Above is a quote from Jasong, from another thread that hits the nail on the head. Somewhat a forbidden topic on OZ forums, which I guess says a lot about social media. This matter has been touched on by others when speaking about the "new age" coils on the Xs in other threads. While I`m a confirmed and dedicated Z user, I recognise because I`ve experienced the ability of these coils and how they have closed the gap( in the field on undisturbed gold), plus in some cases exceeded the Zs ability. Saying that I`ve also experienced more cases where the Z exceeds the Xs ability.
But it is interesting and really says it all about the dominance of ML, their only true competition to their latest serious gold detector is their model it replaced. This has been so for how many years? What are the other detector manufacturers doing? And why is it sort of "taboo" to post about this subject?
By Steve Herschbach
Over ten years ago I was pushing pretty hard on the idea that high power pulse induction detectors would eventually find use for more than just nugget detecting. Relic hunters in bad ground seemed a particularly obvious situation where PI detectors could pick up where the VLFs left off.
Daniel TN just made a great post over at Dankowski’s about the shift from VLF to PI, and how the PI use progressed up the power ladder from Garrett Infinium to White’s TDI to Minelab GPX.
I ended up calling this Steve’s Law Of Target Depletion. The basic premise is that if high value targets exist, people will start with discriminating VLF detectors and dig the easy targets. However, knowing good finds remain, over time more trash is dug and more powerful detectors used. As long as any chance of a good find remains, this progression will ultimately deplete a good location of all targets, good and bad.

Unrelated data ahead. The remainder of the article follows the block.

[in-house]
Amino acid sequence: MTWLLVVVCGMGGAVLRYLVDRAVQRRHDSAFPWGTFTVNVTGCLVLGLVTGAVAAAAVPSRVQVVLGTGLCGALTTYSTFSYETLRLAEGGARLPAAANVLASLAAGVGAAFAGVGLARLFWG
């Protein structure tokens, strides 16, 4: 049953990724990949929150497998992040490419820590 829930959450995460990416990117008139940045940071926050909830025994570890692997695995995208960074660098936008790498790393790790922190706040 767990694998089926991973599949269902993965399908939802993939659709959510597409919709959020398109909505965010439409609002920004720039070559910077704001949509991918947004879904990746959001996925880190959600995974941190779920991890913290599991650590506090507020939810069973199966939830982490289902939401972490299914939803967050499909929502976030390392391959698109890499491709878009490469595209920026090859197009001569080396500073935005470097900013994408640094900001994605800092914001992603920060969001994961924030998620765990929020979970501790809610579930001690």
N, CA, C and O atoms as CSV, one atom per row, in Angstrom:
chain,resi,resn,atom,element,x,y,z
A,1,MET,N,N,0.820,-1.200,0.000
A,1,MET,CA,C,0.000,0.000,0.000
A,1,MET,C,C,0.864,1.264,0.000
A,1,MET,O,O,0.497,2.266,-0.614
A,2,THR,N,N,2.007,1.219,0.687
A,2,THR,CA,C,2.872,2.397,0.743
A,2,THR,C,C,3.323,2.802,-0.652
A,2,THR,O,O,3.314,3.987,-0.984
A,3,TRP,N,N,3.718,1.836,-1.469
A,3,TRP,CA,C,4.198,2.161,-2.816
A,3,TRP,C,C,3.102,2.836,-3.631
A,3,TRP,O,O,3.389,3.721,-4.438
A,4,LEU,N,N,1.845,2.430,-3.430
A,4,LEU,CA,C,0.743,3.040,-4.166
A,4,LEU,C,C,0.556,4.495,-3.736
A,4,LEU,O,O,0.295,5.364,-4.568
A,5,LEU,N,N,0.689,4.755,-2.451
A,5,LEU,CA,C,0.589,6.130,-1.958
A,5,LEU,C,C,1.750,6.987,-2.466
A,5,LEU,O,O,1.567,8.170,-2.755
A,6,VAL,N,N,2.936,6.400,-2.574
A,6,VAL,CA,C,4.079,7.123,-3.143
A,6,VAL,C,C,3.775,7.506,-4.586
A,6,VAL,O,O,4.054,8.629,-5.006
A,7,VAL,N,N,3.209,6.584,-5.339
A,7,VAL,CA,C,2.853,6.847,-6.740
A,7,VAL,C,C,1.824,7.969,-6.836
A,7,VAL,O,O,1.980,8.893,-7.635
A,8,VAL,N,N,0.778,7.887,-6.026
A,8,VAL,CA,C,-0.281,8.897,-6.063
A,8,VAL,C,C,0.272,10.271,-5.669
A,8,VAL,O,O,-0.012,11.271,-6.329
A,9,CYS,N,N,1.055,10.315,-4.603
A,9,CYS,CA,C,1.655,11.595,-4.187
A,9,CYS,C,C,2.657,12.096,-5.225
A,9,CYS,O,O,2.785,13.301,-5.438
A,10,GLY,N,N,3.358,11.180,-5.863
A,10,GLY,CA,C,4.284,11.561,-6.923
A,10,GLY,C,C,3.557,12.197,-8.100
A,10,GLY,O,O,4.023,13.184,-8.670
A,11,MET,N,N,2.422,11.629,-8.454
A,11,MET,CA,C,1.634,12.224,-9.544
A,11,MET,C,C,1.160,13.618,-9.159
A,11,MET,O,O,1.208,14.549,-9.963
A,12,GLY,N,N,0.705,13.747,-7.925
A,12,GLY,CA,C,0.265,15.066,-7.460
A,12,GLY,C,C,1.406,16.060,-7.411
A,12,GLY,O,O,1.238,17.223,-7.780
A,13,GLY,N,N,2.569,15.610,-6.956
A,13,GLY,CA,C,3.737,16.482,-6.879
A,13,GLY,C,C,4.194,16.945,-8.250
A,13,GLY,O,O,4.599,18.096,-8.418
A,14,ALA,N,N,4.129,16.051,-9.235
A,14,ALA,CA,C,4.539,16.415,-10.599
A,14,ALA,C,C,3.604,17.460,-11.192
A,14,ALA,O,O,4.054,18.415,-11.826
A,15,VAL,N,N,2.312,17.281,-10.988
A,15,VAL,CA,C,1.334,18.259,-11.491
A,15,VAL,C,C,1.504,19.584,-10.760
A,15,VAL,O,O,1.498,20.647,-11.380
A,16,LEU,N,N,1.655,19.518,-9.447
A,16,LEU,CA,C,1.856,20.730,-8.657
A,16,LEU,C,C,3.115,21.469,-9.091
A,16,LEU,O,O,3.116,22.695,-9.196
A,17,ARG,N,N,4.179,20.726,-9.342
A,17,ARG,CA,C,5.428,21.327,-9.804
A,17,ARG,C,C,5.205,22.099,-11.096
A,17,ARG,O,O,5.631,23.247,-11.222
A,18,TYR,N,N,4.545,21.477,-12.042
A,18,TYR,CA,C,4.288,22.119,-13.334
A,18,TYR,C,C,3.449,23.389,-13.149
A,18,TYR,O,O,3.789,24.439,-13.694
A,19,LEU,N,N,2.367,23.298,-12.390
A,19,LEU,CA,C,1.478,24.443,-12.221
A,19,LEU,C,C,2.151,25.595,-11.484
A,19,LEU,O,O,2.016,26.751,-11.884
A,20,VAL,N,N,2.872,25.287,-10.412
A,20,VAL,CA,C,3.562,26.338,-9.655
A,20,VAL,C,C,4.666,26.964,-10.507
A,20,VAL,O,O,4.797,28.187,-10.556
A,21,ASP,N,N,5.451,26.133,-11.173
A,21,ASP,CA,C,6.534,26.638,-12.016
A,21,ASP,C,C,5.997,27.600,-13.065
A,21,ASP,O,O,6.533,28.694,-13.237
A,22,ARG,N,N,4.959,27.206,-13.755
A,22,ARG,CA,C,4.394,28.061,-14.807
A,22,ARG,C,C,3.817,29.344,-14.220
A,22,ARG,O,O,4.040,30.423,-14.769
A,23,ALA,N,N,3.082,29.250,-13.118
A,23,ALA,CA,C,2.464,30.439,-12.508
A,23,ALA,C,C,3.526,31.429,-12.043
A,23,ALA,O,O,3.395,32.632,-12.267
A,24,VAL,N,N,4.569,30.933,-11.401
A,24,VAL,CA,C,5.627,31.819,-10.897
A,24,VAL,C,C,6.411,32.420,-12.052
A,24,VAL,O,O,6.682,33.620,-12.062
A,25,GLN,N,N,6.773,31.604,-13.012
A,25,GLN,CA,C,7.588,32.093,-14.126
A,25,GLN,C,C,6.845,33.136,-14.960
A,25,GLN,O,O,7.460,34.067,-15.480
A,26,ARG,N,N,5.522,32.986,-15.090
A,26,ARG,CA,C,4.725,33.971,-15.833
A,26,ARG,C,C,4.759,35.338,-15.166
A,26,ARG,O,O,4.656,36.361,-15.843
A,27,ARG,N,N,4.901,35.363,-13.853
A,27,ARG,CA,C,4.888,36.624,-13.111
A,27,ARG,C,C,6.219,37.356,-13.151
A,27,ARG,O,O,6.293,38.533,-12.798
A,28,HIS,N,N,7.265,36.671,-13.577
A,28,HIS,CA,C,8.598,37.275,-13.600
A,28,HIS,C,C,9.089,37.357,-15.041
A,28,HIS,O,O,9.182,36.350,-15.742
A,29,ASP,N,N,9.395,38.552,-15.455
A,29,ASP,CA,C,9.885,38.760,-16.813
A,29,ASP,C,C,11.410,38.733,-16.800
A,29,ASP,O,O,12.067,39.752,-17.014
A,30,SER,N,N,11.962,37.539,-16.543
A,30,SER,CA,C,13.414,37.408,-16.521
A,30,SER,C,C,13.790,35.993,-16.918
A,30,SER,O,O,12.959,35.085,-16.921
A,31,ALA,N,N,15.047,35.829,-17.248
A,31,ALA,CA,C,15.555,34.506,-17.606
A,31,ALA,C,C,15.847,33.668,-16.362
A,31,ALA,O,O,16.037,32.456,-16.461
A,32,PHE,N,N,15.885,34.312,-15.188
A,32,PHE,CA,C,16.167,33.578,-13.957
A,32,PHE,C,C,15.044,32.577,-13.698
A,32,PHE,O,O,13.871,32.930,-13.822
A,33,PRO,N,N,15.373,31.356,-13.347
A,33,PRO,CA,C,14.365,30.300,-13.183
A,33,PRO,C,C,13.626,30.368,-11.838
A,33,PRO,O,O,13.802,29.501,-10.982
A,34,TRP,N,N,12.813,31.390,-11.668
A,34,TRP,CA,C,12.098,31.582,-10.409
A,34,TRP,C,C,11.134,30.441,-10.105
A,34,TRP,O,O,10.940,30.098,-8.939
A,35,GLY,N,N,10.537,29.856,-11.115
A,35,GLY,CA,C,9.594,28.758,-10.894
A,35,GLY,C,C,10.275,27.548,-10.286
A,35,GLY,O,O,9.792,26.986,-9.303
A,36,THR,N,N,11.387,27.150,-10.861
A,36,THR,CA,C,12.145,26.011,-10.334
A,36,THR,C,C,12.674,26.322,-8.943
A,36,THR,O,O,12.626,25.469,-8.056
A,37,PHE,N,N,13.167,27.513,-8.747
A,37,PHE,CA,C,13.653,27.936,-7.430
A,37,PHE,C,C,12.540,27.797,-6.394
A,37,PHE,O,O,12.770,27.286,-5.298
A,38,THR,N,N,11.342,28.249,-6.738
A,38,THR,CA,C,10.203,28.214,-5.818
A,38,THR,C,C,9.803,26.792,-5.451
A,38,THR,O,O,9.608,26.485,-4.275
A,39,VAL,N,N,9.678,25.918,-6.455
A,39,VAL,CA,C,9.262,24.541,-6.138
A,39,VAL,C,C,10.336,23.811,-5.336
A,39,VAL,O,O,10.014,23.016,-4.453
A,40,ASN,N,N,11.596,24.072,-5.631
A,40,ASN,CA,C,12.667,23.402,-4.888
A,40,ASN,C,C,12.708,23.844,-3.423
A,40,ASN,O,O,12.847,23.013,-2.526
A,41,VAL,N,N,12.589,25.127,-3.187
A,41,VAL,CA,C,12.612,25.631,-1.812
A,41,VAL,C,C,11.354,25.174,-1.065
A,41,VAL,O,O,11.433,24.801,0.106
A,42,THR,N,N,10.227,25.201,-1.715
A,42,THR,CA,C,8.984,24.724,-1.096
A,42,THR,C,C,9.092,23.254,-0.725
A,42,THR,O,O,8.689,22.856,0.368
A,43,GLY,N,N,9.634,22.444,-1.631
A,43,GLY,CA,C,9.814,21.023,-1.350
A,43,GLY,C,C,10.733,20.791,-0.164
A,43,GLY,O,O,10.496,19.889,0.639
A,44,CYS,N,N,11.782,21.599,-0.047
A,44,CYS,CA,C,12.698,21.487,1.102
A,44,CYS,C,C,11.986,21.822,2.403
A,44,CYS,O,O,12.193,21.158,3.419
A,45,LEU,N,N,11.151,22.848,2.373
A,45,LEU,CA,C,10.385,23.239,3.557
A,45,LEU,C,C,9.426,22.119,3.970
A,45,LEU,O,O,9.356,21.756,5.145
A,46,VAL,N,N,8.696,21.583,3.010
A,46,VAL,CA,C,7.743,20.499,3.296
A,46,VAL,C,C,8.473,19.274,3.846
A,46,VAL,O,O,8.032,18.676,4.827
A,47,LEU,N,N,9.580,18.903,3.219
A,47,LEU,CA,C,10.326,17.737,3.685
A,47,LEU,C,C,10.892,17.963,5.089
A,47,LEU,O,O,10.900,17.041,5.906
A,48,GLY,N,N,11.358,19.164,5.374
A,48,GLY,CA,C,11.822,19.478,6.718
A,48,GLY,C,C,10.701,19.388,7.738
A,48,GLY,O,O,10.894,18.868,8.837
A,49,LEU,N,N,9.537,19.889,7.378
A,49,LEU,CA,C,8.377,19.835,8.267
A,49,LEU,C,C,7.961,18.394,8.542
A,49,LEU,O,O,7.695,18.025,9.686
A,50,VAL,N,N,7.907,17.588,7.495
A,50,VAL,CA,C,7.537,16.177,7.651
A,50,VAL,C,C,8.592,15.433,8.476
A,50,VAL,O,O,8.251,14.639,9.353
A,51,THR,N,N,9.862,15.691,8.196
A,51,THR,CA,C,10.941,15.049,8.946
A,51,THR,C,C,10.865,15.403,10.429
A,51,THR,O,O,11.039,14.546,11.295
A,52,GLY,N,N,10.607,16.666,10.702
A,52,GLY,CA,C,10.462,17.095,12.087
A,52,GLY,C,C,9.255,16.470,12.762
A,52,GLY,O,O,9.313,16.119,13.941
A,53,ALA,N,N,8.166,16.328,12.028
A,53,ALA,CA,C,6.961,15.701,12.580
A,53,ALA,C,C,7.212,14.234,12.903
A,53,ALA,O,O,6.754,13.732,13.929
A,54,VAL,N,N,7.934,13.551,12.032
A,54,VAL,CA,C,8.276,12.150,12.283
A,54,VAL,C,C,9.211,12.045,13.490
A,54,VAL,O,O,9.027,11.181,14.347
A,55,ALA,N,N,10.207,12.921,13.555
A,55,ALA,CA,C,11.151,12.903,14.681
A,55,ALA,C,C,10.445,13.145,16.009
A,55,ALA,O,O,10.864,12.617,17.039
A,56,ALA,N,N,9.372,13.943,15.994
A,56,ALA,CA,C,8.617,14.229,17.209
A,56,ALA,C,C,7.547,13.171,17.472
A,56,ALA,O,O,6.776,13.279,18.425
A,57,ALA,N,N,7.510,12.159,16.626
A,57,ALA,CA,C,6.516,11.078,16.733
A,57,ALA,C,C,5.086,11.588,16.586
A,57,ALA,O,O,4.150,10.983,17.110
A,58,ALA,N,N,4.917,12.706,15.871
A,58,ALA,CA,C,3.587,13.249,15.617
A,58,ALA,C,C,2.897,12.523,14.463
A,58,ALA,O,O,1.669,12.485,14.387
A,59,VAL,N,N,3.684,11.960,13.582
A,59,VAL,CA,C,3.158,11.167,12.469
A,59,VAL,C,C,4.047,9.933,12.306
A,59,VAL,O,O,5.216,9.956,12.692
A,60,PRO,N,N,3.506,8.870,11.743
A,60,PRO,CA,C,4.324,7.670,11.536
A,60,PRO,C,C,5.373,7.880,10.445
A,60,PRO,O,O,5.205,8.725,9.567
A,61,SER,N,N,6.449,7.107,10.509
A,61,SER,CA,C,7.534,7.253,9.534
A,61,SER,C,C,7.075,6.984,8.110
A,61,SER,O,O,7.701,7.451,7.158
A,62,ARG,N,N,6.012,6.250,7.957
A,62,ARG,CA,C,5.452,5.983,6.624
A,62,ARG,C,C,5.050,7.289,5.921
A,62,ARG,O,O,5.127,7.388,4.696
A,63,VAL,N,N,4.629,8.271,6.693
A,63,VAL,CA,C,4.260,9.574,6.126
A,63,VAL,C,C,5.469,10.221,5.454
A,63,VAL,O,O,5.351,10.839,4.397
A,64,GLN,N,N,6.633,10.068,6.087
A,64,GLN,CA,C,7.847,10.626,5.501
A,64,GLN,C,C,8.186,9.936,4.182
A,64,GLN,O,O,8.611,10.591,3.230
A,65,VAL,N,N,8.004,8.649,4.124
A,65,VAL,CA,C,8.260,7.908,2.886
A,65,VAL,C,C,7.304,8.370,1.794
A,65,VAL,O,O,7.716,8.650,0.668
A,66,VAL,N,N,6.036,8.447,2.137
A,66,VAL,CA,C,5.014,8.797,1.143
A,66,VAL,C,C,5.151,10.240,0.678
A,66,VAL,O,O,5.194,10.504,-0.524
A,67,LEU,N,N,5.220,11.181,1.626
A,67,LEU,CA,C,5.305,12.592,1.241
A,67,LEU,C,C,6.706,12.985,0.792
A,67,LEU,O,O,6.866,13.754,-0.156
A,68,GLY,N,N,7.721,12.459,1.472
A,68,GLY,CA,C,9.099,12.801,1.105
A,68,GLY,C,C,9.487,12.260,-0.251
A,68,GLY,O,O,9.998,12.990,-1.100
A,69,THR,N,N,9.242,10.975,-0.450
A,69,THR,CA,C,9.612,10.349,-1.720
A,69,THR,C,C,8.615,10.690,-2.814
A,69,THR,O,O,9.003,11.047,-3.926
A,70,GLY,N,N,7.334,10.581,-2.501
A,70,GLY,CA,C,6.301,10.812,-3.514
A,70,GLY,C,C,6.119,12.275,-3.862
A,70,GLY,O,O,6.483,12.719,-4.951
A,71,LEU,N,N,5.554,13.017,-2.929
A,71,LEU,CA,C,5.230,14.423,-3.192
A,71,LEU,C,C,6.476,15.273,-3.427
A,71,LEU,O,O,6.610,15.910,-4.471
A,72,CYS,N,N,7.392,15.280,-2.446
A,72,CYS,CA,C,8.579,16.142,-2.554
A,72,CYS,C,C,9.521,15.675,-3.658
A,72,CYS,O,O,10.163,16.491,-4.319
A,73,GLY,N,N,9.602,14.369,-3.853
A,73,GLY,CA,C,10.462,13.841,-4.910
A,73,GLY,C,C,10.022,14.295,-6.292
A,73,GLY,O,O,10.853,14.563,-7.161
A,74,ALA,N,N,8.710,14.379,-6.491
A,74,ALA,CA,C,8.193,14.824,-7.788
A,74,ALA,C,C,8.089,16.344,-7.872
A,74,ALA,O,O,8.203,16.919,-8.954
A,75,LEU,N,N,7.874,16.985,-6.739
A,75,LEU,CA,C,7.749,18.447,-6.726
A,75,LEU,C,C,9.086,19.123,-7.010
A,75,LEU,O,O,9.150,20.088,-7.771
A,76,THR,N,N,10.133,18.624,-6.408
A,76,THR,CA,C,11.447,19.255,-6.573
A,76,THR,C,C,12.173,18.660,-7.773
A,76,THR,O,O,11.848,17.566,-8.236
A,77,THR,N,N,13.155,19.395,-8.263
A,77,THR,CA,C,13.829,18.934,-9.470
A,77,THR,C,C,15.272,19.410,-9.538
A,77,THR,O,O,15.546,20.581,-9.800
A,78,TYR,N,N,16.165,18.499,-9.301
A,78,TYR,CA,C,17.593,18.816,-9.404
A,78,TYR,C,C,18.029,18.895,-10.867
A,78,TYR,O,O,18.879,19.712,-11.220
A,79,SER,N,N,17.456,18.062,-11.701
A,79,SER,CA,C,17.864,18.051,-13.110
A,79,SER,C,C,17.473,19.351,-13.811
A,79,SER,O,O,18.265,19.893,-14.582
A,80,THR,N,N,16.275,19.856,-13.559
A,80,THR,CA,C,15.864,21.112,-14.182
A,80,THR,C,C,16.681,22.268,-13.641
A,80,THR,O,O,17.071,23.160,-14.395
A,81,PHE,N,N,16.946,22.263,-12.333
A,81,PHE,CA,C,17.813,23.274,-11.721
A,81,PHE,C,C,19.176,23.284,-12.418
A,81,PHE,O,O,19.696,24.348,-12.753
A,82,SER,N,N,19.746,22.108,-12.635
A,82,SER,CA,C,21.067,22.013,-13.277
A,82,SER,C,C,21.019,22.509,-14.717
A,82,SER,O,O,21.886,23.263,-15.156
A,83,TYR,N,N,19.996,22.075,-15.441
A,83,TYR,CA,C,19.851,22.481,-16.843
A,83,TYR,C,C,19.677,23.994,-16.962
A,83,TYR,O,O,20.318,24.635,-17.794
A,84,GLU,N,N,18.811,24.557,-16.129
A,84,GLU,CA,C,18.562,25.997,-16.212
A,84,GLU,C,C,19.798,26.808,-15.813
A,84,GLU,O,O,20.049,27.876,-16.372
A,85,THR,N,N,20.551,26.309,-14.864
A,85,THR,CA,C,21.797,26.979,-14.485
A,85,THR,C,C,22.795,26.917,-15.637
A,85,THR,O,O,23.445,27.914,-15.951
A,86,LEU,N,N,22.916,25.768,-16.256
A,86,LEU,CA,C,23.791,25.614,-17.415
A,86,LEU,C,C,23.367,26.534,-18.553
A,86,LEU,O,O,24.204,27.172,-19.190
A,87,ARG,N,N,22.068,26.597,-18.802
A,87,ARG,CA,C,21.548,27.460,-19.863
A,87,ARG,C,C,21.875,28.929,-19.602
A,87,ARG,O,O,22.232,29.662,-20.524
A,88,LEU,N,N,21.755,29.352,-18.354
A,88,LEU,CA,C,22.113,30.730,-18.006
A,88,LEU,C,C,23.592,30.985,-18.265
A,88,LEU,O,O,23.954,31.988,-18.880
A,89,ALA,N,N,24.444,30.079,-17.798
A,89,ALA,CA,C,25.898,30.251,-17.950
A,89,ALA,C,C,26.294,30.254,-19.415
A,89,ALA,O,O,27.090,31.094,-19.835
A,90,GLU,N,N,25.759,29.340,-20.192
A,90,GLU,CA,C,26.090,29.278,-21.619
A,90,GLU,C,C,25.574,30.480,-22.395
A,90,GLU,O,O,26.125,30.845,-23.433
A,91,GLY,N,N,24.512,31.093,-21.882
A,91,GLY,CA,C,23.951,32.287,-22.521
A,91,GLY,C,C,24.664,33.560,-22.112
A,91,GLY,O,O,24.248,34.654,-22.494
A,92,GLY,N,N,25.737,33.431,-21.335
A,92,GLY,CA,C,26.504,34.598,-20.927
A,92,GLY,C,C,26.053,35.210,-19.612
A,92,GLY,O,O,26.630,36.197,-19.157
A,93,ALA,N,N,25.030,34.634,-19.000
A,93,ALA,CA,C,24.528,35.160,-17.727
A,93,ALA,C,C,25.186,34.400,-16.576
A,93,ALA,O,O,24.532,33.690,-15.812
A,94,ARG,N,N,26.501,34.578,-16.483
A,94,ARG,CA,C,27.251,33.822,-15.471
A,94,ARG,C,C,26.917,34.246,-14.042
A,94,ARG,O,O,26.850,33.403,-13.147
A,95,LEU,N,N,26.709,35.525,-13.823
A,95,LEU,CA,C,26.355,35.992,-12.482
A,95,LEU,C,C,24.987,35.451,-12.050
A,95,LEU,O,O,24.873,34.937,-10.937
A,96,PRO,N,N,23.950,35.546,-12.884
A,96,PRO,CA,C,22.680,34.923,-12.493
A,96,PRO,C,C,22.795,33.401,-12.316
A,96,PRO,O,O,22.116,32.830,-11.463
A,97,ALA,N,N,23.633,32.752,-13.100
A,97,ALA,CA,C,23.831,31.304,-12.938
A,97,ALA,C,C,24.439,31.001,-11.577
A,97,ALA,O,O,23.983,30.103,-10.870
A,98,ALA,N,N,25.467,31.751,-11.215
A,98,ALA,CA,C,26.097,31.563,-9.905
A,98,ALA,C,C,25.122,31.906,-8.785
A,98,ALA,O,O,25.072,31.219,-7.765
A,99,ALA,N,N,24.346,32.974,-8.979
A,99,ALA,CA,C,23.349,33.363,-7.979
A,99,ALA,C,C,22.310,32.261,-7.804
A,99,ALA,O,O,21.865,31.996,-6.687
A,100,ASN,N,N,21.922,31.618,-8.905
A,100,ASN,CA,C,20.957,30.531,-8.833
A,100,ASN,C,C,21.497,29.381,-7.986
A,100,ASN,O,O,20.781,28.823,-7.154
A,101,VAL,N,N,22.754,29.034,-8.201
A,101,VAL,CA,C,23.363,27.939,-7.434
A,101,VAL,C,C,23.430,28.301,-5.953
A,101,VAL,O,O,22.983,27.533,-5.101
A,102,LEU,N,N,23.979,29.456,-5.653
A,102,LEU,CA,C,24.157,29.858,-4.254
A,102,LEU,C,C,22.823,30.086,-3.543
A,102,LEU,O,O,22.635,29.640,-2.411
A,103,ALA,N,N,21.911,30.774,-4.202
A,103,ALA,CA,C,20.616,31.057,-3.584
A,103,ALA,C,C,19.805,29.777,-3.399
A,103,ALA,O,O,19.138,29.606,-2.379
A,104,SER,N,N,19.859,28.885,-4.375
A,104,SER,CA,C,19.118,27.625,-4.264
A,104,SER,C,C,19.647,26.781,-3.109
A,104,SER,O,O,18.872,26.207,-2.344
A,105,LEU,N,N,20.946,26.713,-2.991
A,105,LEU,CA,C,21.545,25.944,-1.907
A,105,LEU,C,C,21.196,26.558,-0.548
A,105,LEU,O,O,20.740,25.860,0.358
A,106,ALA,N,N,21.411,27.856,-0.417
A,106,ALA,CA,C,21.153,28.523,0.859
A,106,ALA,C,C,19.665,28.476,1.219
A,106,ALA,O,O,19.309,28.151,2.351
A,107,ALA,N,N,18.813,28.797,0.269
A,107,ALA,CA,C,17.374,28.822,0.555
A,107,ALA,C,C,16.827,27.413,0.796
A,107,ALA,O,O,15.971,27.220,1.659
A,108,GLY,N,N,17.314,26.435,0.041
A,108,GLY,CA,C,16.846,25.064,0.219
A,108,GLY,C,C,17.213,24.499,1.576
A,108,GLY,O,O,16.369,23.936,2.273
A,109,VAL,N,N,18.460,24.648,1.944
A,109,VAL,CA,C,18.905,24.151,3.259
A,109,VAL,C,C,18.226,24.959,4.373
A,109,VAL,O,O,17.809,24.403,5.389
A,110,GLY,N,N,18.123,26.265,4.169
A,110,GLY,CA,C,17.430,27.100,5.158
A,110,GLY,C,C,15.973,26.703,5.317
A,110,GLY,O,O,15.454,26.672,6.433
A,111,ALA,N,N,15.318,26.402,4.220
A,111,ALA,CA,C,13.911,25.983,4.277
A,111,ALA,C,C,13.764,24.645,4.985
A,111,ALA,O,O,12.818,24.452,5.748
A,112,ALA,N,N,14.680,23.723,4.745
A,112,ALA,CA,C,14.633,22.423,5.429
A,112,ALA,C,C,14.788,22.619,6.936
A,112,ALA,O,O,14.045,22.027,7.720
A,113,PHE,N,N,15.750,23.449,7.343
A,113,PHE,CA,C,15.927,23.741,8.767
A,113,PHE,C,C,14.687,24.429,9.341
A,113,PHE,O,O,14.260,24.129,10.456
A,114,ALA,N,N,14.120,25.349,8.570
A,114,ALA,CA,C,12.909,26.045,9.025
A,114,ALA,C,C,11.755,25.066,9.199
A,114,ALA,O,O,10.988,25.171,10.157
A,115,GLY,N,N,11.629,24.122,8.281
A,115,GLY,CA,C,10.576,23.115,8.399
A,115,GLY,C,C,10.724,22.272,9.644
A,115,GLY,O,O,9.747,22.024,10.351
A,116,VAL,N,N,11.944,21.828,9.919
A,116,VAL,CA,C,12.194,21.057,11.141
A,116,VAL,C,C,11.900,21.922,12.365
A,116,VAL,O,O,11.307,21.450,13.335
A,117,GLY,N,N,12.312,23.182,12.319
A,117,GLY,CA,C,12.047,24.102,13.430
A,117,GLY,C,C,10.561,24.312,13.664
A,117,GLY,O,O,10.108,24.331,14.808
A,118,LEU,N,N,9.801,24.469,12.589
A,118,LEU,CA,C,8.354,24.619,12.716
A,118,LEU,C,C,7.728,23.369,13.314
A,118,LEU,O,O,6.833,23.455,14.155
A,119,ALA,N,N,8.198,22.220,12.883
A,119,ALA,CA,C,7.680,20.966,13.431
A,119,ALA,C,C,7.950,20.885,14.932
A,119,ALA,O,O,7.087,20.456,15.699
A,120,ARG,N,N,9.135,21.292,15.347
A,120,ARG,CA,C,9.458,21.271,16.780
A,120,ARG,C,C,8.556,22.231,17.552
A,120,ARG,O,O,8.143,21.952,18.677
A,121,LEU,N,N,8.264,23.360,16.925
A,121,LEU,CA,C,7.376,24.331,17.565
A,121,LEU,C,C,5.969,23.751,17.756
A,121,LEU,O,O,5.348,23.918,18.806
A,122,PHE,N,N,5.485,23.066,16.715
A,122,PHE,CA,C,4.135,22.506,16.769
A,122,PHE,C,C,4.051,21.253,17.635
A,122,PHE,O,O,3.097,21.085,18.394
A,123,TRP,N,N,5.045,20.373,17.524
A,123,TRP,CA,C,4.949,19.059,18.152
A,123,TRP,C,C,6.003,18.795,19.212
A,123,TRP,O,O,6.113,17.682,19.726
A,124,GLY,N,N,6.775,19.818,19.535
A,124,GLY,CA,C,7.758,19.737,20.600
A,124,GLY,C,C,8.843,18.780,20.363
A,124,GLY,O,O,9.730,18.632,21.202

Prospectors see this all the time. A location will start with trash and gold. VLFs cherry pick out the easy stuff. Then the “dig it all” troops go to work. Sooner or later you get to where just finding a target, any target, gets to be a challenge. Yet as long as a single target remains, good finds still might happen. If nothing else the trash can hide good targets lurking below, and so even trash remaining can be a good sign. You can never call a place detected out until no targets at all remain in the ground that can be found. And even then, a newer, more powerful detector may make the place come to life again, at least for a time.
Watching his videos it sometimes looks fairly impressive. But his testing methods are limited to some weird coil inside a home lab and seem dubious. The EMI filter is tested outside and seems pretty effective, but many of the reviews I've found online are completely counter to what he shows in the video and generally seem to be ineffective.
I've never run into anyone in the US running one of his GPX mods but he told me he's done quite a few for guys here in the states. Is it totally bogus? Anyone out there actually paid for the mods and put some field time in with it? Anyone bought one of those EMI filters?
My first PI was the SD2000 which I had modified.
My second PI was the GP3000.
And now my current PI is the GPX5000
Below are my results for my total nugget haul so far :
The SD2000M found 7.3% of the total with an average weight of 3.25 grams.
The GP3000 found 28% of the total with an average weight of 2.13 grams.
The GPX5000 found 64.6% of the total with an average weight of 1.18 grams